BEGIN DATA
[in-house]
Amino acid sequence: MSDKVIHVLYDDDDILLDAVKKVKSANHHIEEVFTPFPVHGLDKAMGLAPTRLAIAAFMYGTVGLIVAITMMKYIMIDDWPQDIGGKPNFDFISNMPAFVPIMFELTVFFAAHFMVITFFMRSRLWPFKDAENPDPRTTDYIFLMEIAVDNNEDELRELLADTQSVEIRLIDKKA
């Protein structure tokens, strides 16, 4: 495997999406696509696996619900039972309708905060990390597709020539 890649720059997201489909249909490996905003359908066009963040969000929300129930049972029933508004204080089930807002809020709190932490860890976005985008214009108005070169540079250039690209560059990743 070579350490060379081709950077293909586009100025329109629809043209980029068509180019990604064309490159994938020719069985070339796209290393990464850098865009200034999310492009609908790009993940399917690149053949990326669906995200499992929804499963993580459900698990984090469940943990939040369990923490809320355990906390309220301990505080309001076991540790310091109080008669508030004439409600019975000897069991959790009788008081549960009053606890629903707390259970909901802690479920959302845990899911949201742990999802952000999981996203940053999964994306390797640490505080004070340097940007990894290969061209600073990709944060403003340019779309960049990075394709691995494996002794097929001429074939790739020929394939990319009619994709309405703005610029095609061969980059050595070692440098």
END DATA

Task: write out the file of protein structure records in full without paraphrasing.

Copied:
[in-house]
Amino acid sequence: MSDKVIHVLYDDDDILLDAVKKVKSANHHIEEVFTPFPVHGLDKAMGLAPTRLAIAAFMYGTVGLIVAITMMKYIMIDDWPQDIGGKPNFDFISNMPAFVPIMFELTVFFAAHFMVITFFMRSRLWPFKDAENPDPRTTDYIFLMEIAVDNNEDELRELLADTQSVEIRLIDKKA
């Protein structure tokens, strides 16, 4: 495997999406696509696996619900039972309708905060990390597709020539 890649720059997201489909249909490996905003359908066009963040969000929300129930049972029933508004204080089930807002809020709190932490860890976005985008214009108005070169540079250039690209560059990743 070579350490060379081709950077293909586009100025329109629809043209980029068509180019990604064309490159994938020719069985070339796209290393990464850098865009200034999310492009609908790009993940399917690149053949990326669906995200499992929804499963993580459900698990984090469940943990939040369990923490809320355990906390309220301990505080309001076991540790310091109080008669508030004439409600019975000897069991959790009788008081549960009053606890629903707390259970909901802690479920959302845990899911949201742990999802952000999981996203940053999964994306390797640490505080004070340097940007990894290969061209600073990709944060403003340019779309960049990075394709691995494996002794097929001429074939790739020929394939990319009619994709309405703005610029095609061969980059050595070692440098």